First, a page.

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A candidate for the Associate Professor of Health - Health Disparities/Health Equity position in the College of Health is an Assistant Professor of Public Health in a Public Health Program and College of Health. The speaker has worked on cooperative agreements on newcomer health funded by the Centers for Disease Control and Prevention. The candidate has worked on public health surveillance and quality improvement projects focused on the health of newcomers to the United States including the prevalence of vaccinations, infectious disease, chronic conditions, and cancer screening. The candidate has published work in peer-review journals such as the American Journal of Public Health and the Journal of Immigrant and Minority Health. The speaker has held leadership positions in professional organizations including the American Public Health Association and the Society of Refugee Healthcare Providers. The candidate has a PhD in Population Health Science and Master of Public Health. The candidate has public health certifications including Certified in Public Health (CPH) and Master Certified Health Education Specialist (MCHES).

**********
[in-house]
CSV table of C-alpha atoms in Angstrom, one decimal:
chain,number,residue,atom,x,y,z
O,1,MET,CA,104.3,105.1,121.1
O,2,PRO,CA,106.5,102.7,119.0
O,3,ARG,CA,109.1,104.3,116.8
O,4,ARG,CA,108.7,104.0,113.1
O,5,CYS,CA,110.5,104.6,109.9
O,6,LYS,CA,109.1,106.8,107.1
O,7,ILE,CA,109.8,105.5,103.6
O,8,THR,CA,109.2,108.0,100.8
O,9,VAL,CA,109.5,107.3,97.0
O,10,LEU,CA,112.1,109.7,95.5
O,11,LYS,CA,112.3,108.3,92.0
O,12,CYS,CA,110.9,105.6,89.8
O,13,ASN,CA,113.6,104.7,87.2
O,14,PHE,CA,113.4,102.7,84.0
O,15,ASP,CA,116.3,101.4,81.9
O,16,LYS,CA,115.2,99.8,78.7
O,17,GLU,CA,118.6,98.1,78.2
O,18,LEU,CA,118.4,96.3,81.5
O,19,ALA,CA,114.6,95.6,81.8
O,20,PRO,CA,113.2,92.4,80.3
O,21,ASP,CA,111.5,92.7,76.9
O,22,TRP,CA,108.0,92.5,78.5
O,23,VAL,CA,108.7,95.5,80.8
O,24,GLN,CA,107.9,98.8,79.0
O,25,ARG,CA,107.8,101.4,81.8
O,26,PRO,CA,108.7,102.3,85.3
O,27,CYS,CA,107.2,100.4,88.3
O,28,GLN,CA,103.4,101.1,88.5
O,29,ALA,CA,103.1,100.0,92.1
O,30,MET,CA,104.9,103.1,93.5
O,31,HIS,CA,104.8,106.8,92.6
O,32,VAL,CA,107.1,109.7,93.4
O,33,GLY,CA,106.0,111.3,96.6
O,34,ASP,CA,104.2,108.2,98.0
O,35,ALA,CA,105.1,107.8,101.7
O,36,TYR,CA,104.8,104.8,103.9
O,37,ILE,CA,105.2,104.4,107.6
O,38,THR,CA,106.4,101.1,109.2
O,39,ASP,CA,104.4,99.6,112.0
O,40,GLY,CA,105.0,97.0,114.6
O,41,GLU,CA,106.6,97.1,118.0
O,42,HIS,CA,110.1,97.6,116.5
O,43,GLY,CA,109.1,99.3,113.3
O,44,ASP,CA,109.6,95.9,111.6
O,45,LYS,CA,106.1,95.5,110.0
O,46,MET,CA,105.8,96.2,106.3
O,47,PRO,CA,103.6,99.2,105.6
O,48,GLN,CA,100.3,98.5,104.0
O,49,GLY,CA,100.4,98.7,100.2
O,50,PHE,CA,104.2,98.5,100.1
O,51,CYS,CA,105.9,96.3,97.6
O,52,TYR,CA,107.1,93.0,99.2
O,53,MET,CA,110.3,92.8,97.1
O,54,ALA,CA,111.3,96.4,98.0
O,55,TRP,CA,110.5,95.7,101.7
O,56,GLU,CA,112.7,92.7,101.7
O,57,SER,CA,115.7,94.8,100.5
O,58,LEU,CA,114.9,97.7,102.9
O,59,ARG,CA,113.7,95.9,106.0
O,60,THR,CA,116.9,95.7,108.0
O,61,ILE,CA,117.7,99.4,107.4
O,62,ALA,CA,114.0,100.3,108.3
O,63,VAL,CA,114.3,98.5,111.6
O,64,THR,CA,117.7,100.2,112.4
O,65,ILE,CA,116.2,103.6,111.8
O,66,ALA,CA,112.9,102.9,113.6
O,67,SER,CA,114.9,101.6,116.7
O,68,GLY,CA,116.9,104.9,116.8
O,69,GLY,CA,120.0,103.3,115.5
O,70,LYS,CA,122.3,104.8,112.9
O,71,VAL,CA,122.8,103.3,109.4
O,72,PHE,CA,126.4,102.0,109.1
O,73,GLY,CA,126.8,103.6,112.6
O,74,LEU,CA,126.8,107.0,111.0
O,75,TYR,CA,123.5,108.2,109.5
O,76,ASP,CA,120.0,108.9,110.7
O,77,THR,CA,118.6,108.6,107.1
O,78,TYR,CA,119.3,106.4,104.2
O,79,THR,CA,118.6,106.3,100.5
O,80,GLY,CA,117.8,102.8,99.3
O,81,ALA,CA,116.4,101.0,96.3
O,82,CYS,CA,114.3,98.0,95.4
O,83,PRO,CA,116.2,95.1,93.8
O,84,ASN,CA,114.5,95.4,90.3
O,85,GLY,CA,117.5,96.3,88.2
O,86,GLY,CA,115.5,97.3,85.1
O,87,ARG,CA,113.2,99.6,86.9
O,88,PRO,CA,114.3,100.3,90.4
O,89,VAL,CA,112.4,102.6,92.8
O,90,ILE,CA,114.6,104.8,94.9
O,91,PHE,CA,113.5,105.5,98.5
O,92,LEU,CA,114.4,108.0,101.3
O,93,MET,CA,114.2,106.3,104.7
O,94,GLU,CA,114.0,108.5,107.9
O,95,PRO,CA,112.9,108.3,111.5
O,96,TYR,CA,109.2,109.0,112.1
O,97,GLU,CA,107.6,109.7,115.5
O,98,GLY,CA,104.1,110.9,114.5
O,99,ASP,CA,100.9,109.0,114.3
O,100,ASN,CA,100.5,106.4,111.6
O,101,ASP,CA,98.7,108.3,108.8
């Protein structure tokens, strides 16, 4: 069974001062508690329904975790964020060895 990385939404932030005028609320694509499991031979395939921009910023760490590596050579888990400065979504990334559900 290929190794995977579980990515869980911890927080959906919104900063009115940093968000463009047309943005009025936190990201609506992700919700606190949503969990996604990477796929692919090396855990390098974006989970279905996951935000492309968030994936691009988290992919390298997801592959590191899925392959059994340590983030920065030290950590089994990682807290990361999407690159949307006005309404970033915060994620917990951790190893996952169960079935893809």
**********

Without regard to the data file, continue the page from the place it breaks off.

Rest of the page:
Job: Cervical, breast, and colorectal cancer screening outcomes among newcomers in the United States

Abstract: Cancer screening can detect cancer at an early stage and decrease cancer morbidity and mortality. Cancer screening is important for refugee populations who may have had limited access to cancer screening before arrival in the United States. Larger data samples that include country of origin and language preference are needed to better quantify disparities and identify priority populations for resources. This talk will describe projects to calculate the proportion of newcomers ever screened and up to date for cervical, breast, and colorectal cancer screening based on United States Preventive Services Task Force guidelines. Longitudinal outcomes beyond the domestic medical exam are valuable to provide insight into cervical, breast, and colorectal cancer screening among refugees in the United States. Healthcare systems should prioritize standardization and accuracy of granular demographics like country of origin and language preference to improve cancer screening and achieve health equity. The talk will conclude with an outline of future collaborations and research plans.

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